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Rā 305 Rāhina 31 o Whiringa-ā-nuku

Love this message on the wall in Hamilton East

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Rā 304 Rātapu 30 o Whiringa-ā-nuku

A day out getting up high on the mighty maunga – Te Aroha.  I didn’t really intend going all the way to the top as I wasn’t sure if my hip would cope.  But by the time I got more than half way, it just didn’t seem appropriate to turn back without reaching the summit.  The views across the Waikato, north to Coromandel and along the Kaimais were stunning.

te-aroha-view

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Rā 301 Rāpare 27 o Whiringa-ā-nuku

Busy day which started of with interviews for the leader of the Community of Learning. Two very strong candidates and impressive presentations.  Hillcrest High had to be evacuated because of a bomb scare and eventually all kids were sent home while the bomb squad combed the building. Then we headed to Auckland with a car full to see Bill Bailey. I haven’t laughed so hard for a while – possibly since the last time we saw him! A very clever man.  And he tweeted my photo of him on stage!!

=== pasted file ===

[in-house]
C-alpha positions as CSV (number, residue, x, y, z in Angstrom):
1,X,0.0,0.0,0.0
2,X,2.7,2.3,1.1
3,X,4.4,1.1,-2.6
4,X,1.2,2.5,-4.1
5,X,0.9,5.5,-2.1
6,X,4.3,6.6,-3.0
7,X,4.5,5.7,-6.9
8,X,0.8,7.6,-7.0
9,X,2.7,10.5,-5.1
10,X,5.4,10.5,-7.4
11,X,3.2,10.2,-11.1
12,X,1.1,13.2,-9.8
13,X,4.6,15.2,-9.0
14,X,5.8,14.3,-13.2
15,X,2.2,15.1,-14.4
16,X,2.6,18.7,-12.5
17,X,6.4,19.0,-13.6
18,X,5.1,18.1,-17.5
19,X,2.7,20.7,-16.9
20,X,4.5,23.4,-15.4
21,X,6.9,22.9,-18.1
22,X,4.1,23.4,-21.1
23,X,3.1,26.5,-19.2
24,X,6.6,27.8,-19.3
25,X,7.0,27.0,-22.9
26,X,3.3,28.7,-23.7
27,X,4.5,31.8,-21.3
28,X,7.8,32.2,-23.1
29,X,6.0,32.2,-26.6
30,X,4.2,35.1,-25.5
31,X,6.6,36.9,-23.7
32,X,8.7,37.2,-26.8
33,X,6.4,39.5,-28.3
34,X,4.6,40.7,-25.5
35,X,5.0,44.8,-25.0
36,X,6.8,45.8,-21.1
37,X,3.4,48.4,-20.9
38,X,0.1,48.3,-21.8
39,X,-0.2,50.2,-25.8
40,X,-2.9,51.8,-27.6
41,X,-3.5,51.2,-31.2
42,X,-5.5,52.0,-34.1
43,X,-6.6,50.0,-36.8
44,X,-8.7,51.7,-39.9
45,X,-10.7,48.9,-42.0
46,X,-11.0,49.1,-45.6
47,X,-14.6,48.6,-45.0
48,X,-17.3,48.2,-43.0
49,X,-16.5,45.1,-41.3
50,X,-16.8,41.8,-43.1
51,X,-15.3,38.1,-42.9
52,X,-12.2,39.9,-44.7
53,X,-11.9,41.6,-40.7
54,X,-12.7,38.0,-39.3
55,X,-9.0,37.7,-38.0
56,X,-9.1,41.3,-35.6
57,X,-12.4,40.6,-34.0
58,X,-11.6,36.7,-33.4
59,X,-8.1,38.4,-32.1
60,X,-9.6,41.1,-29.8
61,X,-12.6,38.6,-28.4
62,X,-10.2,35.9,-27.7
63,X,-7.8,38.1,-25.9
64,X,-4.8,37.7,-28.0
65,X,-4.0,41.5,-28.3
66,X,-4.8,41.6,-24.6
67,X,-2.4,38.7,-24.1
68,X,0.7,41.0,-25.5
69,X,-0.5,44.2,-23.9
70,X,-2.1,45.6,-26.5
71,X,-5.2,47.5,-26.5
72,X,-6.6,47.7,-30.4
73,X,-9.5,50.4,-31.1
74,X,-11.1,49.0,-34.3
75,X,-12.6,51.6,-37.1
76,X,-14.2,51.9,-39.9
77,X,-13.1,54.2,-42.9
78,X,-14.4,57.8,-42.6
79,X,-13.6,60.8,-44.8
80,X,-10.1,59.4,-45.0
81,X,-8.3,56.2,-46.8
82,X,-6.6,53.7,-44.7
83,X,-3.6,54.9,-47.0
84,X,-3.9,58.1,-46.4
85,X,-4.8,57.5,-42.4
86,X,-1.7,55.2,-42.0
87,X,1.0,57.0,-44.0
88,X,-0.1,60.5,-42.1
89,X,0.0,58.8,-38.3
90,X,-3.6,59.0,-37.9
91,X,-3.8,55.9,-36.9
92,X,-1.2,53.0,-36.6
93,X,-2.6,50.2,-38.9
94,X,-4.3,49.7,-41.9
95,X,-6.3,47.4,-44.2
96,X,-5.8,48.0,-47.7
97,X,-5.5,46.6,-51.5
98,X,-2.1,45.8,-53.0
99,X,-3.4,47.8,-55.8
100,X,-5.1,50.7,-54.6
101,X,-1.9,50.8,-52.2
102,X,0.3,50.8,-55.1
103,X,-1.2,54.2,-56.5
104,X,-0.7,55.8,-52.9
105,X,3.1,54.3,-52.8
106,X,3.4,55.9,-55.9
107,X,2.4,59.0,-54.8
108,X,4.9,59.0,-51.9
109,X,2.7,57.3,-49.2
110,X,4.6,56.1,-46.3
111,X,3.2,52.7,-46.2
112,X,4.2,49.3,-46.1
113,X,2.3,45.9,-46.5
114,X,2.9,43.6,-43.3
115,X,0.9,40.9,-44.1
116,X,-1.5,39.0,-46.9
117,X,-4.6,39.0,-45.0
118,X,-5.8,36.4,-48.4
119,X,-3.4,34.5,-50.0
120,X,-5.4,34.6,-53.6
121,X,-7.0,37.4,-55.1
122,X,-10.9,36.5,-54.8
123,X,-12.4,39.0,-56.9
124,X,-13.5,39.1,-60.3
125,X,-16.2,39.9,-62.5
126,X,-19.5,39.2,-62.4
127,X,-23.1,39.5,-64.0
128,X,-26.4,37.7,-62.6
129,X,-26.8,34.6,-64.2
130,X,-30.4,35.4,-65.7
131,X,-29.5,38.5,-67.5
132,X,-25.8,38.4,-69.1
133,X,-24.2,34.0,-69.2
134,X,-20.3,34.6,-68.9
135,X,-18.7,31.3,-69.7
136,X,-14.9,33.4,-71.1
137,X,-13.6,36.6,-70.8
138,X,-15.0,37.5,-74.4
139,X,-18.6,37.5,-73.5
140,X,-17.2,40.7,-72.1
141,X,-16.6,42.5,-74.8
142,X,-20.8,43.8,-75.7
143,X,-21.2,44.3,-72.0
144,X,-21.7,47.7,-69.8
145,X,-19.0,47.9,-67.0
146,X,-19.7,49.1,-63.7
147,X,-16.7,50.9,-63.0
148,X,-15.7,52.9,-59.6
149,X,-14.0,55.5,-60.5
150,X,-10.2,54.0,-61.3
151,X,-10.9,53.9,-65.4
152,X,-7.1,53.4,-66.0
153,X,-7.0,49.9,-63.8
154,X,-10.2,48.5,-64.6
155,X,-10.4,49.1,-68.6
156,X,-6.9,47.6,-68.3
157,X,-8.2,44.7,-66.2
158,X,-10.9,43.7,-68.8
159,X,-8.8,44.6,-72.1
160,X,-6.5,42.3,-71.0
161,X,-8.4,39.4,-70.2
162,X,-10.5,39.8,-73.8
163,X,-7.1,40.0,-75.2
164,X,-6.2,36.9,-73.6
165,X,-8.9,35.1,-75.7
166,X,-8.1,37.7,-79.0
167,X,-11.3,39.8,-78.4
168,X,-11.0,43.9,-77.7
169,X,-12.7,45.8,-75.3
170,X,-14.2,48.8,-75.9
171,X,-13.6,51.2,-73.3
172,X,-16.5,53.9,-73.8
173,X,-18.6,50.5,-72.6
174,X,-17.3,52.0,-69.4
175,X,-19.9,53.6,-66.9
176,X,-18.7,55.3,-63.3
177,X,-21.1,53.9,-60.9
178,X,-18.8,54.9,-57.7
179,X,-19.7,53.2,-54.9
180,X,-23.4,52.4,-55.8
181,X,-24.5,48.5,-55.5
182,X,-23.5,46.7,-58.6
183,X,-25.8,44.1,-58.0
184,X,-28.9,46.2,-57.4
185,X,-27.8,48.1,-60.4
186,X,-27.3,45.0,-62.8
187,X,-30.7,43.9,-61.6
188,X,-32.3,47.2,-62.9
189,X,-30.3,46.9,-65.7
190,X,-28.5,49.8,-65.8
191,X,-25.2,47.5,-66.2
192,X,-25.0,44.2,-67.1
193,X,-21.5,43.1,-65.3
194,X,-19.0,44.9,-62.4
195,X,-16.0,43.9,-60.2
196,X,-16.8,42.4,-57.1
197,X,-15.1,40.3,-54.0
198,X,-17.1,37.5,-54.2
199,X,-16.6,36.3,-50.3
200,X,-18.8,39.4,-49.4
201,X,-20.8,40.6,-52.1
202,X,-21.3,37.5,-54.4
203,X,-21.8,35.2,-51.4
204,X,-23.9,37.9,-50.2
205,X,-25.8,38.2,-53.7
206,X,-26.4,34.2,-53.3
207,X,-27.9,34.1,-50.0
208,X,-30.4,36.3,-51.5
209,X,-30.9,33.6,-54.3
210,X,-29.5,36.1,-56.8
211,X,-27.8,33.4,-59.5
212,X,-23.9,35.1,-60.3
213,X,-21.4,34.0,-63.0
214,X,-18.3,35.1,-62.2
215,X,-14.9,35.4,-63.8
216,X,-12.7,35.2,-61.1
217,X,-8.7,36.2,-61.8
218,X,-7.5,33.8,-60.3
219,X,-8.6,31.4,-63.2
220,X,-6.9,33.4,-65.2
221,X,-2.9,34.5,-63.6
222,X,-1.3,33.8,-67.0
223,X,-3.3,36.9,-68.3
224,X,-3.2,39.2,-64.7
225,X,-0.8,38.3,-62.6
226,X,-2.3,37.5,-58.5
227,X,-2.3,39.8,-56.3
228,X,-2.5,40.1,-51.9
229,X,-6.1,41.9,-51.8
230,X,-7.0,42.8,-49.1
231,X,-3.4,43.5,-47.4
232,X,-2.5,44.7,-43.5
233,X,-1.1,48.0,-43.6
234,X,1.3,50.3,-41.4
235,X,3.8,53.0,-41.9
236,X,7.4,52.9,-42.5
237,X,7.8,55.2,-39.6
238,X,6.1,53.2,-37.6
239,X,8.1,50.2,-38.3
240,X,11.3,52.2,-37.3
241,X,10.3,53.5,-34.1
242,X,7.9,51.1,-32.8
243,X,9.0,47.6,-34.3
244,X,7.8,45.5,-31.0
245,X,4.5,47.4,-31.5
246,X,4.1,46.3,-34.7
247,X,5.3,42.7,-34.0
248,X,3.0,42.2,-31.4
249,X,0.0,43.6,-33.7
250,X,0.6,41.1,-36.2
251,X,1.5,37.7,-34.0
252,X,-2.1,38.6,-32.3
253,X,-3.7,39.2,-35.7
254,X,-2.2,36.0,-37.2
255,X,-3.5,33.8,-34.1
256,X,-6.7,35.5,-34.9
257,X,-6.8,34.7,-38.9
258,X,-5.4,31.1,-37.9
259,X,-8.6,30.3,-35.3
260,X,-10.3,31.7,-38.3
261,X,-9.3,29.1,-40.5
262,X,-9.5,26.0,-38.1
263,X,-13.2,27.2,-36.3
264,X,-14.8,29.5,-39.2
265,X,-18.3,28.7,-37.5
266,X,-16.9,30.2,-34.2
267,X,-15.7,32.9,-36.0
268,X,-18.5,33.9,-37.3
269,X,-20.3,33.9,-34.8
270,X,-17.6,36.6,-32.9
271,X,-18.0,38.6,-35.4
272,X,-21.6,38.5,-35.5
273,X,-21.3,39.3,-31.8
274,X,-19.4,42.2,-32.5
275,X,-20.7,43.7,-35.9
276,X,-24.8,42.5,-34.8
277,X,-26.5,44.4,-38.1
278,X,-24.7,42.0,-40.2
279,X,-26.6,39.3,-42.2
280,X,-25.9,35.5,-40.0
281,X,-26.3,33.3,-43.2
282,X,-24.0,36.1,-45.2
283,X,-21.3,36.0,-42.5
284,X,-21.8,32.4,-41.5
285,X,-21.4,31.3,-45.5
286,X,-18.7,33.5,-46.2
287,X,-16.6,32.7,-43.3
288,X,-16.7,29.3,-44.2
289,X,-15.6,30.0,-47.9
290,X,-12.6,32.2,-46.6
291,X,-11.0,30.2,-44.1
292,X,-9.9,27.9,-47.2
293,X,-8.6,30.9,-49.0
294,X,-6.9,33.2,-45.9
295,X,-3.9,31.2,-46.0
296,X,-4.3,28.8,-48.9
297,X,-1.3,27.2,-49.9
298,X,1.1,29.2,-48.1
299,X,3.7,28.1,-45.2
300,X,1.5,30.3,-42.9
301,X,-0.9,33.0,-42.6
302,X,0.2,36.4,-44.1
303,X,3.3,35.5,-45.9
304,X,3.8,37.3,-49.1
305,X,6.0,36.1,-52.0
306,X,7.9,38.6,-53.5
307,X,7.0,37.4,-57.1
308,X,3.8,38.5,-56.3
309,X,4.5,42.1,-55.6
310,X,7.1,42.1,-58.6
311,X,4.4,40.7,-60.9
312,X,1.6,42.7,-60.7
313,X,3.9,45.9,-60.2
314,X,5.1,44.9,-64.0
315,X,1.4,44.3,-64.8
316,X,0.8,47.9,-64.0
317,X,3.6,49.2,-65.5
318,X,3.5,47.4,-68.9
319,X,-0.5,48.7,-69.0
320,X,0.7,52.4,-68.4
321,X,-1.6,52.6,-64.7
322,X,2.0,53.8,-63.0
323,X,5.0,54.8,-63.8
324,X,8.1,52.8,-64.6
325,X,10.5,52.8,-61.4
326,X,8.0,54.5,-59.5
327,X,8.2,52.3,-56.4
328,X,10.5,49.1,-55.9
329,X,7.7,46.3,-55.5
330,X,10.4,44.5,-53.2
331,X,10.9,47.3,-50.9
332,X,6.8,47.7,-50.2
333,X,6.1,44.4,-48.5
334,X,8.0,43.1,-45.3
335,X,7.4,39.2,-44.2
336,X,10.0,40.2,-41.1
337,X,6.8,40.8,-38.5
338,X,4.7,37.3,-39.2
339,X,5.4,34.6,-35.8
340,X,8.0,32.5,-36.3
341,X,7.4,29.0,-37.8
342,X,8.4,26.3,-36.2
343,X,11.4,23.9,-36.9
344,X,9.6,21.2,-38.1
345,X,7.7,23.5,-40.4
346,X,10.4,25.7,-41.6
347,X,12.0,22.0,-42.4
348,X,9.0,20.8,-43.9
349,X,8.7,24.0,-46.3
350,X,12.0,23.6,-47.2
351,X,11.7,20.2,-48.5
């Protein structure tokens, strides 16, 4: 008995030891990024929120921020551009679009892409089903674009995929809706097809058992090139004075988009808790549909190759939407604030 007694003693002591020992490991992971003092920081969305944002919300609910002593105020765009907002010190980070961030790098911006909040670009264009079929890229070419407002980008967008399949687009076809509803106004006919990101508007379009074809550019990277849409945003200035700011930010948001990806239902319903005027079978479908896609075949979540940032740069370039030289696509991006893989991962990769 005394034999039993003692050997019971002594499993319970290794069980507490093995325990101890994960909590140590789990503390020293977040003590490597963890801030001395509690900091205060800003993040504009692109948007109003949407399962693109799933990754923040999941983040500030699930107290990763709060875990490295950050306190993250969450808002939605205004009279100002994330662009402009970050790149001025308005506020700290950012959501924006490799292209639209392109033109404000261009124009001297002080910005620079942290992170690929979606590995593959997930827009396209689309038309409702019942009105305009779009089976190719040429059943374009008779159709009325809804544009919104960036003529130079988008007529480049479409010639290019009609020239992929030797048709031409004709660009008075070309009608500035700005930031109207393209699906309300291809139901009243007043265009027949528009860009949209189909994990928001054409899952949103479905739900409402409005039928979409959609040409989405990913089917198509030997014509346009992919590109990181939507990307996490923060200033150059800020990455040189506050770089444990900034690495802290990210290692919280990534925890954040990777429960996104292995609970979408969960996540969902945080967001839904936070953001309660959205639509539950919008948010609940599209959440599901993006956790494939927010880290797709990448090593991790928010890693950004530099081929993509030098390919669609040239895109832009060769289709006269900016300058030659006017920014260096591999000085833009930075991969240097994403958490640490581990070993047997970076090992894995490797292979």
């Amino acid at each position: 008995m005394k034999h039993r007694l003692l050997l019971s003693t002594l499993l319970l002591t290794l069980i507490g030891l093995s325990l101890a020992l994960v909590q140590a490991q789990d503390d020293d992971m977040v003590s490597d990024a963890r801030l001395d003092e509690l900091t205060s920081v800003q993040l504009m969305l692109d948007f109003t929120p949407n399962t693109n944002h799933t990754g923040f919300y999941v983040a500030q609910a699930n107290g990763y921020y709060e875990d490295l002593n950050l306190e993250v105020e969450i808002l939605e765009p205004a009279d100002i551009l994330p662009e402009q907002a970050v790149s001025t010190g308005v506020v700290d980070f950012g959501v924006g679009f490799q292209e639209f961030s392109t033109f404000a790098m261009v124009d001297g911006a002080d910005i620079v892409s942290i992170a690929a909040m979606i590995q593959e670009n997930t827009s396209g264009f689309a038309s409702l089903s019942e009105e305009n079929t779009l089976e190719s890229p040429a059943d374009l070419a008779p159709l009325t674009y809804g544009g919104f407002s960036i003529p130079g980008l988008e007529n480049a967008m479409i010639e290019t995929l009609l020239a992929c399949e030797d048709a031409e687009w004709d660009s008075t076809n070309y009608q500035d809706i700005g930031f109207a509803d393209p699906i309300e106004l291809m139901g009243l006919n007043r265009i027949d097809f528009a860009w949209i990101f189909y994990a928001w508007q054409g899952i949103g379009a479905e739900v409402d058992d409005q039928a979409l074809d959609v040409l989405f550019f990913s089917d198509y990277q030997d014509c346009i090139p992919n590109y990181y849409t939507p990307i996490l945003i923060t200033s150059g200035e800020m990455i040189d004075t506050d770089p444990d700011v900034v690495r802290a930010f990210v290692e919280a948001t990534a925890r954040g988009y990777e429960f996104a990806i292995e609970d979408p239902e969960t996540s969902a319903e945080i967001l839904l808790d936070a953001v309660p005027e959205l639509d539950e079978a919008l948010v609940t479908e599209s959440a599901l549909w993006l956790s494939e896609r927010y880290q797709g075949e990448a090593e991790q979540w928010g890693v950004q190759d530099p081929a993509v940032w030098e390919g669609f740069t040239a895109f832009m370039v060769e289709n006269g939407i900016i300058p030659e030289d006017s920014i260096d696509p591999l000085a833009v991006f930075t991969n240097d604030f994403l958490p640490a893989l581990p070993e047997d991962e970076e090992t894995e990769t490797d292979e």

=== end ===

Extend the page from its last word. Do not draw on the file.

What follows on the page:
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Rā 300 Rāapa 26 o Whiringa-ā-nuku

The days sure are ticking by. Today was one of those “4 seasons in one day” sort of days. Typical Springtime.  There’s a pair of blackbirds that are busy building a nest in one of the trees in our garden. I see them hopping across the lawn with bits of twig and grass and foraging in the compost bin.  It’s too difficult to get a photo of them though so today’s pic is the sky darkening just before another downpour. 

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Rā 299 Rātu 25 o Whiringa-ā-nuku

I went to the Hillcrest High School Maori Achievement Awards Evening this evening. It was great to see so many young people being celebrated for their academic, sporting, cultural and community achievements. One of the guest speakers was Norm Hill, proud son of Rāhui Pokeka (Huntly – former capital of Aotearoa!) environmentalist, conservationist and humble man. He talked of the values his mother instilled in him and his six siblings as they grew up in a state house in Huntly one of which was humility.  He also talked of the responsibility of those in power to empower others to meet their potential.  He finished with this message which I think says it all. 

“Whāia te iti kahurangi, ki te tuohu koe, me he maunga teitei. Pursue excellence – should you stumble, let it be to a lofty mountain.”